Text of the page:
I have been so guilty of clinging onto this false notion that there just isn’t enough “goodness” to go around. That if I tell someone else they are good at something, that will somehow take away from the pot from which I also draw my own goodness. The notion that there is some scarcity of achievement, and that someone else’s achievement detracts from my own.
I have totally fallen subject to this line of thinking, and still fight myself from time to time, which is why it is so awesome that groups like Oiselle have taken it upon themselves to make a change in our culture.
In a recent blog from Oiselle, I saw their Team Manifesto, which lists the seven “Principles of Flight”:
Build the sisterhood. Eat like a human. Tell your story. Race with fire. Compete clean. Be a superfan. Spread the love.
Whether private or public, these expressions of support are crucial to the development of our community and the success of our sport. That’s why these two Oiselle principles are so important: Be a superfan. Spread the love.
Maybe it’s just me, but following others in the sport used to be so uncool. It was something we did quietly on our computers at home. We would look up results every weekend and delight in our former rivals’ success (and let’s be honest, sometimes in their failures), but we didn’t share our interest or proudly express our fandom. We called ourselves stalkers instead.
But thanks to the enduring hard work of organizations like FloTrack, LetsRun, RunnerSpace and AthleteBiz, in combination with the initiatives from individuals and groups like Oiselle, we are finally getting somewhere.
That’s why it meant so much to hear particularly Shalane and Amy yelling from the truck. It was a culmination of this shift that I have felt in the running world over these past few years. This sentiment of mutual support has spread right up to the top, which is the place where I believe it will really make a huge impact.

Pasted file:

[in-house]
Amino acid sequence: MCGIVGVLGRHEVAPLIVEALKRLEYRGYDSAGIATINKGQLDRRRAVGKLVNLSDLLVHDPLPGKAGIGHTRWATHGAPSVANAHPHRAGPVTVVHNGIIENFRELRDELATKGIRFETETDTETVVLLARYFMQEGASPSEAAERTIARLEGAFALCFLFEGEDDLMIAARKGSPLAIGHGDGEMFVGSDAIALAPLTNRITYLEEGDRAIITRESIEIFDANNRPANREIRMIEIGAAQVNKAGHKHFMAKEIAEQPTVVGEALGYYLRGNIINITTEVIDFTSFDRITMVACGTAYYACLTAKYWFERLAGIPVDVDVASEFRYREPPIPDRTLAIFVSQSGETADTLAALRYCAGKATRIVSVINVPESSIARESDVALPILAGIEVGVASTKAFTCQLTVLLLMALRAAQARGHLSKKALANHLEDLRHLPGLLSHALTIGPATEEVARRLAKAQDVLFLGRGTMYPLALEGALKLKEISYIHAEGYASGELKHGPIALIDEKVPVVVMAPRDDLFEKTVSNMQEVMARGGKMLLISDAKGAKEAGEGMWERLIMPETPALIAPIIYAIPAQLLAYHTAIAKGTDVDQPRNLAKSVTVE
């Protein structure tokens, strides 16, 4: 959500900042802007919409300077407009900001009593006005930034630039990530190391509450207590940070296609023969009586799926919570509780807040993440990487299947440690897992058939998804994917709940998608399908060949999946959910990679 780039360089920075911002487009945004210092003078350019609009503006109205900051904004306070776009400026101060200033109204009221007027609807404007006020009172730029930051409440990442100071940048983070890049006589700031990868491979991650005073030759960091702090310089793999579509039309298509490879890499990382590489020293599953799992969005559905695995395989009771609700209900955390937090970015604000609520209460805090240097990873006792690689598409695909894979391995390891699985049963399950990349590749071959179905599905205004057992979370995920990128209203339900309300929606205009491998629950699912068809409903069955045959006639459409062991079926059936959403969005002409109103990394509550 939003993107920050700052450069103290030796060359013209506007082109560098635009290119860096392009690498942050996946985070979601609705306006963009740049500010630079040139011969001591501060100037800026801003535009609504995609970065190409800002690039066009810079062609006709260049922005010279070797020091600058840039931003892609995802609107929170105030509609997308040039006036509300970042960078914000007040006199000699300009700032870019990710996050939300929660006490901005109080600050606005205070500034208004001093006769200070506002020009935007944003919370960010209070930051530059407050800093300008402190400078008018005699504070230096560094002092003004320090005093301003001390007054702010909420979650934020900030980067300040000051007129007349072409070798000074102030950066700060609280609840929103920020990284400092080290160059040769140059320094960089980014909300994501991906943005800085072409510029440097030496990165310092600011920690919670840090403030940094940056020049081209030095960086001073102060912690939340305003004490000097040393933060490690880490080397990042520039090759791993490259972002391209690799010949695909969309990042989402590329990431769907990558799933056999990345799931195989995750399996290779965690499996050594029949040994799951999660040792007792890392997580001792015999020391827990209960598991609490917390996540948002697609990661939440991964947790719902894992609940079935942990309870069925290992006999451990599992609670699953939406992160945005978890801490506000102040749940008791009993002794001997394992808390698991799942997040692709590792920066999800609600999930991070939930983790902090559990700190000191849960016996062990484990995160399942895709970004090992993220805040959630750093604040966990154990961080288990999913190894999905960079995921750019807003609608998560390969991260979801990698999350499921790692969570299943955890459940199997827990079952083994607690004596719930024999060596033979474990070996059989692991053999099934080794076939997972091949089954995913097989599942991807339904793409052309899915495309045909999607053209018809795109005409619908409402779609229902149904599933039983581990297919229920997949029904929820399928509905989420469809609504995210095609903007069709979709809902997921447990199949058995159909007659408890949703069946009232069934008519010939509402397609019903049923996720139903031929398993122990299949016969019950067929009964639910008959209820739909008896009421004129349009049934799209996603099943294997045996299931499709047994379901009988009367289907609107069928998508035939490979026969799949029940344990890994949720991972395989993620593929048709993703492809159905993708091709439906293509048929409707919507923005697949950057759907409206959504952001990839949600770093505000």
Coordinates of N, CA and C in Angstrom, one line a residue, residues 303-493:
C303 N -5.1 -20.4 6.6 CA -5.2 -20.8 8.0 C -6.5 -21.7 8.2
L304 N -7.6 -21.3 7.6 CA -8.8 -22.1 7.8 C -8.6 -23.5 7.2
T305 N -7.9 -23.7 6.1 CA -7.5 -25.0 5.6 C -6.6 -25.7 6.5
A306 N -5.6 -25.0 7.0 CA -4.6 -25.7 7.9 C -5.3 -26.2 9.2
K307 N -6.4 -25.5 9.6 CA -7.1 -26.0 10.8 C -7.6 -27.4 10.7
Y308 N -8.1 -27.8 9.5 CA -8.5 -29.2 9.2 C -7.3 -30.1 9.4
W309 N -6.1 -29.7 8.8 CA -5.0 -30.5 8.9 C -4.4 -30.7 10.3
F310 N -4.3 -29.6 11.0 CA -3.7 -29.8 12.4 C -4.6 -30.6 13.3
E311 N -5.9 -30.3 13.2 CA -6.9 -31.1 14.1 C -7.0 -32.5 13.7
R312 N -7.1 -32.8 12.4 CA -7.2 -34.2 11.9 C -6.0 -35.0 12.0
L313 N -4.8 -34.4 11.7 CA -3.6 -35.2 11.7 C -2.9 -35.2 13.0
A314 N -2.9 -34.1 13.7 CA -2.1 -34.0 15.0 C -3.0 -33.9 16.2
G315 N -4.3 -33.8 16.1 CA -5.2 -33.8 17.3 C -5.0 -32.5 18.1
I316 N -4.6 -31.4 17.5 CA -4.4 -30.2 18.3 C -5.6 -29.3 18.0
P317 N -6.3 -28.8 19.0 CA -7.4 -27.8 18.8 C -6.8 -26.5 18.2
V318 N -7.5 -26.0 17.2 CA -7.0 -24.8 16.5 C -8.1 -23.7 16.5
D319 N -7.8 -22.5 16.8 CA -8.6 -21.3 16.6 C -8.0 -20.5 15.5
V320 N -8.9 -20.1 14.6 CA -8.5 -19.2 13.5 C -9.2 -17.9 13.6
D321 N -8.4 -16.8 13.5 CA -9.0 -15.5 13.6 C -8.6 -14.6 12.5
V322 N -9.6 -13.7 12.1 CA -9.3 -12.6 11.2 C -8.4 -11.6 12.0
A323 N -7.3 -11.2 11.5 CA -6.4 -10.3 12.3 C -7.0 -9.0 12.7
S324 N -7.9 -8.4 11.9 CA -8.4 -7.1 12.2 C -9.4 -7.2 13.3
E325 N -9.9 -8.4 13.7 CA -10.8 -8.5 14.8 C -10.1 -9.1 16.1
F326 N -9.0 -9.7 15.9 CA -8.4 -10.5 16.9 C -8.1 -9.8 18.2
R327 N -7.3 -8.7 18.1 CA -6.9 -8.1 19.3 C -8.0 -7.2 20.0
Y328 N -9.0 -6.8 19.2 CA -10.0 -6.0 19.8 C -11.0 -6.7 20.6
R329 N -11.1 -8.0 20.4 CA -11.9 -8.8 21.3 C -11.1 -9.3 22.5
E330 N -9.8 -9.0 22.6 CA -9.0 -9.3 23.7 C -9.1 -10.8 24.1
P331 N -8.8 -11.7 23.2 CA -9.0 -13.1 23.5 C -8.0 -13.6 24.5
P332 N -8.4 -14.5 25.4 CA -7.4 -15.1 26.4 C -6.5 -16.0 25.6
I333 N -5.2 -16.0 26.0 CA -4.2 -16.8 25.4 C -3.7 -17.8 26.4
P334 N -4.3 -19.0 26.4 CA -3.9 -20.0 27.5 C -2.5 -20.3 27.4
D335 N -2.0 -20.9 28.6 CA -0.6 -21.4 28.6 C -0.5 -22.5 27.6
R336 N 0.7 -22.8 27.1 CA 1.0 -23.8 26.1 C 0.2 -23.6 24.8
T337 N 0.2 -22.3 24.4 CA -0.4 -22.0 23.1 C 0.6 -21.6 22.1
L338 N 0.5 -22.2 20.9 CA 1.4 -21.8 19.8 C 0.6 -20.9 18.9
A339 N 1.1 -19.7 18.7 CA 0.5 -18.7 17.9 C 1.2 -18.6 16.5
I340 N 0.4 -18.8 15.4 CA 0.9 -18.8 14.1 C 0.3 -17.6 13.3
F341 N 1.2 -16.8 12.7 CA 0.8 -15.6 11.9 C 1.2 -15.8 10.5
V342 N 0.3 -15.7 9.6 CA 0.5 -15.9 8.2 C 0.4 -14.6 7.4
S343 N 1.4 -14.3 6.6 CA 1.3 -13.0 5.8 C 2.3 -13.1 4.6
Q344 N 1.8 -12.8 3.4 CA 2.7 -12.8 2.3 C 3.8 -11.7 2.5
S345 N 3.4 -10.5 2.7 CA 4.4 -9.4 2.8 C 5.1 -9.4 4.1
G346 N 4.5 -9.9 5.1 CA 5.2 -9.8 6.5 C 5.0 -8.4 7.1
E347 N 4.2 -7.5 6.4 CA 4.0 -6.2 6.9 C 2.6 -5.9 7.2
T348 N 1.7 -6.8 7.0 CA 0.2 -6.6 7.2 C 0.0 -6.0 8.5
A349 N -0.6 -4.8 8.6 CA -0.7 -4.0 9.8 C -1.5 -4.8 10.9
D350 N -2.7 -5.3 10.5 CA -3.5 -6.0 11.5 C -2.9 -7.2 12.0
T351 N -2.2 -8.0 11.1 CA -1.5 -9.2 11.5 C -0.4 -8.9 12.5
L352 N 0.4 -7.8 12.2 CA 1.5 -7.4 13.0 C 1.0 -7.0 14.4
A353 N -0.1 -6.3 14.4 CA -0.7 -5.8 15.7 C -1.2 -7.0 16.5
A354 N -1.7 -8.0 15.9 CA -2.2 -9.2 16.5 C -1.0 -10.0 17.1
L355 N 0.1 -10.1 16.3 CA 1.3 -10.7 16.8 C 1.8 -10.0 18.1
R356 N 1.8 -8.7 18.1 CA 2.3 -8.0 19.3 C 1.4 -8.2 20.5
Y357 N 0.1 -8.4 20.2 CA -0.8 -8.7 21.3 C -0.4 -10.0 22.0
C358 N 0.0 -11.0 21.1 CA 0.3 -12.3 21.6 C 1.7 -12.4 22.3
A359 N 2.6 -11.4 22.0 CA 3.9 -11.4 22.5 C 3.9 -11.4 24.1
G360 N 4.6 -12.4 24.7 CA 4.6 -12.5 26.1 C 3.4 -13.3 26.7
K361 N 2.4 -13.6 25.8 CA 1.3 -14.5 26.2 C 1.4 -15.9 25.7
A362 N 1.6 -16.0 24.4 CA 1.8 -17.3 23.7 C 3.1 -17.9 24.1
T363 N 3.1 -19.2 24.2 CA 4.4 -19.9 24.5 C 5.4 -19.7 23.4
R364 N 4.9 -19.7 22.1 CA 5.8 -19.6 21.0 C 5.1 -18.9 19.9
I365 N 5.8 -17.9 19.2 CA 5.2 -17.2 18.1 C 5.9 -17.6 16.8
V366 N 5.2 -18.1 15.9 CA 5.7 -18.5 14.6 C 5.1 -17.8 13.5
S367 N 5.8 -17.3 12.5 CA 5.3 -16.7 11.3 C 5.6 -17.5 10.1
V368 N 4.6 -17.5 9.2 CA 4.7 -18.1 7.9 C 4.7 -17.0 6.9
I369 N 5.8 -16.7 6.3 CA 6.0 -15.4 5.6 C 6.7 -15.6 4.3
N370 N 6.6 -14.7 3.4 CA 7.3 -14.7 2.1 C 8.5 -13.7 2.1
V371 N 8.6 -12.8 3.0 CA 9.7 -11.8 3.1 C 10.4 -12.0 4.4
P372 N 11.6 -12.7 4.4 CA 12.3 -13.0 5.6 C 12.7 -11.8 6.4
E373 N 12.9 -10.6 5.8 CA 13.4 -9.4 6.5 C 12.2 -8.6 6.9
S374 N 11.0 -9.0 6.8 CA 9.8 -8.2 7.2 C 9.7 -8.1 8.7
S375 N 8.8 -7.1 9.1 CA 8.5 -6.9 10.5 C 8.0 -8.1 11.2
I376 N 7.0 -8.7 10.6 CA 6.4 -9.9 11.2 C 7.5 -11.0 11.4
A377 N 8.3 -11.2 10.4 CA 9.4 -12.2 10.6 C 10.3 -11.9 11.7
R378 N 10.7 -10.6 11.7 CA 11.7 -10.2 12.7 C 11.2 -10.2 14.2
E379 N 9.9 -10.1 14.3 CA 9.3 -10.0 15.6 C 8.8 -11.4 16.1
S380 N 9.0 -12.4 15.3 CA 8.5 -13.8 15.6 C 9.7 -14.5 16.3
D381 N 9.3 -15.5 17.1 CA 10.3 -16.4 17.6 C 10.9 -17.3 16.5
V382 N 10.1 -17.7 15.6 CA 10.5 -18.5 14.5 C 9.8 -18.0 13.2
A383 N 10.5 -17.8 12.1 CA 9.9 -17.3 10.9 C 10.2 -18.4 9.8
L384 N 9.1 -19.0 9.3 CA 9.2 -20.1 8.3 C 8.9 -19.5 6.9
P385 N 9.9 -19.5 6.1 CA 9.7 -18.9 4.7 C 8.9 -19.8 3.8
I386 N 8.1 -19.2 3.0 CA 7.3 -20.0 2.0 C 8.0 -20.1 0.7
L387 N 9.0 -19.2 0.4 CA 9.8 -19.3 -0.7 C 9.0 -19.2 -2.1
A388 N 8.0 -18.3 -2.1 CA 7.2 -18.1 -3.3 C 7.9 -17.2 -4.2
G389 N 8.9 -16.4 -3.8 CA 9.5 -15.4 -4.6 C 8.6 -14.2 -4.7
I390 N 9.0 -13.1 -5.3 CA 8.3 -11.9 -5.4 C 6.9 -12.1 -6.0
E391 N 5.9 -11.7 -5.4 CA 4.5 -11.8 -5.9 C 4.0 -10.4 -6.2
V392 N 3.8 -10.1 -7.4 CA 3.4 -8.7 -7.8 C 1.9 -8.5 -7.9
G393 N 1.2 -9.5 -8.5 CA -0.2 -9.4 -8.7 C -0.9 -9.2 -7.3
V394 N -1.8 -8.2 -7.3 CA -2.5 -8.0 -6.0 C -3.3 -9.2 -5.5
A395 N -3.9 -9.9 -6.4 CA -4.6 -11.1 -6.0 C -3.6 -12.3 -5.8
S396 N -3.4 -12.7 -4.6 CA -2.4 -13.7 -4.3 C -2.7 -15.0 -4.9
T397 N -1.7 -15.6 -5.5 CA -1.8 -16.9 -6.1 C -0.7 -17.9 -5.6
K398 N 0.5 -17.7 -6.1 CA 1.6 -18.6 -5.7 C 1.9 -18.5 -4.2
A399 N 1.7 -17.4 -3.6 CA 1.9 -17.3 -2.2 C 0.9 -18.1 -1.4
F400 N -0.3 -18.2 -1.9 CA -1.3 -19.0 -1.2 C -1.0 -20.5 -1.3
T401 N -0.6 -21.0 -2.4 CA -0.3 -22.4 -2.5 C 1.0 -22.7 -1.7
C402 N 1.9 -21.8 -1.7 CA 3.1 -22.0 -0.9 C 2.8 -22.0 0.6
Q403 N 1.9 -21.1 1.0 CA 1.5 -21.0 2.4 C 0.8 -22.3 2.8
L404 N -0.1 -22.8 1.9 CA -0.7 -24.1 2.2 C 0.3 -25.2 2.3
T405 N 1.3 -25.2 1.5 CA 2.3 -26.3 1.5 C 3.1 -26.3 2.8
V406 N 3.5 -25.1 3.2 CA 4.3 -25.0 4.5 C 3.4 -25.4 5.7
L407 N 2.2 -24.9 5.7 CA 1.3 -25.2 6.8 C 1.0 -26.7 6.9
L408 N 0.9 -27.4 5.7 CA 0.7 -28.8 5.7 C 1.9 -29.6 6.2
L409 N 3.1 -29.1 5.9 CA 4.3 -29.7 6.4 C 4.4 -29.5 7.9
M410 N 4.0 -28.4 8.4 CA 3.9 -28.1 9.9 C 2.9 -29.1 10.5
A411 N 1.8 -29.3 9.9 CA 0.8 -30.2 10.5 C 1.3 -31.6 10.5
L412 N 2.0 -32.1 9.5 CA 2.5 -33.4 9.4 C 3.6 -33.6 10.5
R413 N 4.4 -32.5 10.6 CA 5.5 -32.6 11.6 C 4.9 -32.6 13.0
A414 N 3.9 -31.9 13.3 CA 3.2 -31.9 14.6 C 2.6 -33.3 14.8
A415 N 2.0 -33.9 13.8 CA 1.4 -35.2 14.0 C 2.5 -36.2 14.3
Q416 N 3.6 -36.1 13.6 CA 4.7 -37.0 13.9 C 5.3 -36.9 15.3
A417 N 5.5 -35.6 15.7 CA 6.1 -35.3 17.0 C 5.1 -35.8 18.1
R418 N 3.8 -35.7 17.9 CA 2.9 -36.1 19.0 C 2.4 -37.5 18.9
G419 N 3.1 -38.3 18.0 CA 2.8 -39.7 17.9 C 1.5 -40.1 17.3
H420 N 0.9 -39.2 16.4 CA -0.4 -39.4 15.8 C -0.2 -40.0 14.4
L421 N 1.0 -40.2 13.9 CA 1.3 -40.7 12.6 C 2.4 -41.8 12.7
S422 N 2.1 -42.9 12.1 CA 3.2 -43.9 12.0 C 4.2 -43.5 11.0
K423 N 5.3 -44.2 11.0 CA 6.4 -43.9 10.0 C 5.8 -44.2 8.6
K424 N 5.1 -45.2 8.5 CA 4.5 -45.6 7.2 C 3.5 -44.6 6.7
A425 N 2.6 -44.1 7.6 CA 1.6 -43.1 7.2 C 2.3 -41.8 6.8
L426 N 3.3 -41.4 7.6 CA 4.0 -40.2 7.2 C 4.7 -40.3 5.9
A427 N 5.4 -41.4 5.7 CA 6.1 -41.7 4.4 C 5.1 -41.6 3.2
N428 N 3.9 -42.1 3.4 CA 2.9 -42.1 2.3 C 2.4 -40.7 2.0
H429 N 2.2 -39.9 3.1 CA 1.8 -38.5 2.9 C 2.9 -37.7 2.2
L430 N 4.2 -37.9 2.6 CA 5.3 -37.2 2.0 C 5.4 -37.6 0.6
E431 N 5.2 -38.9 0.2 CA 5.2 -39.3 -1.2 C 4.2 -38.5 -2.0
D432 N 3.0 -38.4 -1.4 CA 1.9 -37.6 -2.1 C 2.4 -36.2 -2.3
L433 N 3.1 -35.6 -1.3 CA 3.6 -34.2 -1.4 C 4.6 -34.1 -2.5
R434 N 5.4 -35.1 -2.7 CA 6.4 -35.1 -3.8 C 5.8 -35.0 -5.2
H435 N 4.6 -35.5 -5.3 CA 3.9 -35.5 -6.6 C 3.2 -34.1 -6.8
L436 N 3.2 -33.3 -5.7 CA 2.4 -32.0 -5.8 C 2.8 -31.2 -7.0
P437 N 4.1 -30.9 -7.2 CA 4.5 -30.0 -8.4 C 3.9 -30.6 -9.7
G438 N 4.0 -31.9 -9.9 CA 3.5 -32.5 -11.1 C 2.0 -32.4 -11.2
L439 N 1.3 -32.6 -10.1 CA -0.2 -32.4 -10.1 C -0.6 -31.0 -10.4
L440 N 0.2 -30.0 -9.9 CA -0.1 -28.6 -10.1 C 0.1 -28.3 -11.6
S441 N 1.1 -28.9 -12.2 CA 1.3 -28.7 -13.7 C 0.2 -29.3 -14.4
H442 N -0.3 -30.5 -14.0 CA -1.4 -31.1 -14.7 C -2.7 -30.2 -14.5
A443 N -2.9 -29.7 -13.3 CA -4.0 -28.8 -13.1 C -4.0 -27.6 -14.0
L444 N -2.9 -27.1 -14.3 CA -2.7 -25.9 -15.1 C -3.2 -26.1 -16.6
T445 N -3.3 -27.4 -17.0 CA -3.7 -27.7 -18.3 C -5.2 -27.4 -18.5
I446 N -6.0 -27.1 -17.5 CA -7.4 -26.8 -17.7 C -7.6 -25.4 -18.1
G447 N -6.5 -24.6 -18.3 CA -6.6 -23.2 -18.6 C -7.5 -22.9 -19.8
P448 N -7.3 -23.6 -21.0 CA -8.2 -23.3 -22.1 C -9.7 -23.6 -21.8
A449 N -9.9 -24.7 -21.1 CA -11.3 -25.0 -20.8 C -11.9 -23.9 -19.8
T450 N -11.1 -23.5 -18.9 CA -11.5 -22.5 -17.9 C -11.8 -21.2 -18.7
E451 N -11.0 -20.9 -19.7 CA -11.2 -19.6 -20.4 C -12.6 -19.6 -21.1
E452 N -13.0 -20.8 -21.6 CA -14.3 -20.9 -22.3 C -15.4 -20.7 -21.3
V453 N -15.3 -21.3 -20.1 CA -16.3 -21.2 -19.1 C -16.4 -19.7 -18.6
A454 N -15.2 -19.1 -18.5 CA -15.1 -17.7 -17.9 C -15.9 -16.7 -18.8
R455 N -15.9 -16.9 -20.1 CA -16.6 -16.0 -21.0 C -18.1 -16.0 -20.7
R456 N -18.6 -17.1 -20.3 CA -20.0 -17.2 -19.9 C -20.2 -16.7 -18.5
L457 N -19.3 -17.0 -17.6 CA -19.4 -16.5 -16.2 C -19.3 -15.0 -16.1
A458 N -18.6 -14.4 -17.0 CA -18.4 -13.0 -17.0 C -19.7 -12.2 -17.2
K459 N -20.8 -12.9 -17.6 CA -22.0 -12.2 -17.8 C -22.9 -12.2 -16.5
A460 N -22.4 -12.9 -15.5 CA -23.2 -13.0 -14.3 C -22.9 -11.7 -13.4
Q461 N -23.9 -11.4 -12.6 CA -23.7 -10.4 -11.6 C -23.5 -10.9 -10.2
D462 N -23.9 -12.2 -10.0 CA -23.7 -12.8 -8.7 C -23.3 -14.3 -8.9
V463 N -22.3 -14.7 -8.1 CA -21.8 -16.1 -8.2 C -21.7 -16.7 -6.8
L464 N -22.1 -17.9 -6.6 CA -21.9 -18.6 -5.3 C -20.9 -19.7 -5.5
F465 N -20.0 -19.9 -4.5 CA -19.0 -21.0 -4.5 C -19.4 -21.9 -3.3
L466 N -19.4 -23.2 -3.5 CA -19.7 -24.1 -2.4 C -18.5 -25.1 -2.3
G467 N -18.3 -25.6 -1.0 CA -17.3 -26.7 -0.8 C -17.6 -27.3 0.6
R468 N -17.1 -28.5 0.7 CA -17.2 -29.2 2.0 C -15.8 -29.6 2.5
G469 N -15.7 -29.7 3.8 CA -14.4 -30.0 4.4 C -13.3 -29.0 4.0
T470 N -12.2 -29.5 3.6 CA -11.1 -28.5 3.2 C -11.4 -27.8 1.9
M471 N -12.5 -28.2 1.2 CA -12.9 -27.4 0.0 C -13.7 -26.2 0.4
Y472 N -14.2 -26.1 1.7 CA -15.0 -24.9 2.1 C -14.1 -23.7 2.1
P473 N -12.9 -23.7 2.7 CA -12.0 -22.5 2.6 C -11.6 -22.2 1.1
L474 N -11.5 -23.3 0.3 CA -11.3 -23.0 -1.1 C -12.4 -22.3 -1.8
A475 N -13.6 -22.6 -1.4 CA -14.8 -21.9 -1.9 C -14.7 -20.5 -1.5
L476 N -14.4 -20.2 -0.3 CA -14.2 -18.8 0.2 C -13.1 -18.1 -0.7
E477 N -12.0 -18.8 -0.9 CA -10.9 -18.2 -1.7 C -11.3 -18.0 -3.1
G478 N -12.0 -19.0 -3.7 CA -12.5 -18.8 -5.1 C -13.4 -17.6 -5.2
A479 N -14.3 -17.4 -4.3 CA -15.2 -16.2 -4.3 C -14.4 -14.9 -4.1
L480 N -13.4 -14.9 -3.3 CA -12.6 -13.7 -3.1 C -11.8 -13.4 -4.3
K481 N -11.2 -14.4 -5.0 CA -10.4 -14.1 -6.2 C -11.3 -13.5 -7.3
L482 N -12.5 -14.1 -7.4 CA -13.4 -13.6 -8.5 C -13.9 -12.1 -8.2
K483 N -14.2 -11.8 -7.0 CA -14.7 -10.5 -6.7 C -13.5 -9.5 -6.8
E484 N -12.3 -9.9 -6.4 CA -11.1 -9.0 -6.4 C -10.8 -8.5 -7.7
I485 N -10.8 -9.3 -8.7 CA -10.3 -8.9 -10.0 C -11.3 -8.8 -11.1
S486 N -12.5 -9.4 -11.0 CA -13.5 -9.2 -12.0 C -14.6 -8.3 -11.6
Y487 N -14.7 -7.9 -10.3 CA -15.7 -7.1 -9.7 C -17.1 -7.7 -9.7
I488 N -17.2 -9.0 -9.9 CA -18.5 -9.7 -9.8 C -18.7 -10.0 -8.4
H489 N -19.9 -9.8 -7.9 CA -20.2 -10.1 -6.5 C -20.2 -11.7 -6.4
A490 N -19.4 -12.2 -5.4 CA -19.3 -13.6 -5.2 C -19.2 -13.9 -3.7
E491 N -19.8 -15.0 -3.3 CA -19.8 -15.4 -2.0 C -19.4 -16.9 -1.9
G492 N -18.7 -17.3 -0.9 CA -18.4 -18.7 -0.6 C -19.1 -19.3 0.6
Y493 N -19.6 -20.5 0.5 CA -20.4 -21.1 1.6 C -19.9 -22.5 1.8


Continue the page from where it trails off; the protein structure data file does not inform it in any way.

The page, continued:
One of my greatest lasting memories from my experience at the World Championships in 2015 had nothing to do with my race. It was actually watching the giddy, giggly team dynamics of the Bowerman Track Club girls. Prior to the summer, I had caught wind of their shenanigans with Shalane from social media. I loved that this woman who I had once seen as the height of seriousness and intensity had become an incredible mentor to these young women and was still also just one of the girls.
That sense I had felt culminated in this moment, captured on film by Shalane’s mom:
The camaraderie and mutual support within Jerry’s group was only further underlined by the incredible teamwork displayed by Shalane and Amy at the Marathon Trials in February.
Why is all of this meaningful to me? Because I have not always been the kind of teammate I want to be. I have not always supported others around me in the way I would like. I want to do better, and I can’t thank these women enough for setting an example for all of us to aspire to achieve.
In The Book of Joy, Archbishop Desmond Tutu explains that “ultimately our greatest joy is when we seek to do good for others. It’s how we are made … we are wired to be compassionate.”
The author, Douglas Abrams goes on to summarize it this way:
“The way we heal our own pain is actually by turning to the pain of others. It’s a virtuous cycle. The more we turn toward others, the more joy we experience, and the more joy we experience, the more we can bring joy to others.”
So keep up the great work, guys. Let’s keep spreading the love, and sharing the joy – with each other and ourselves. And maybe someday I can do for someone else what Julia Lucas and all the other voices of encouragement have done for me.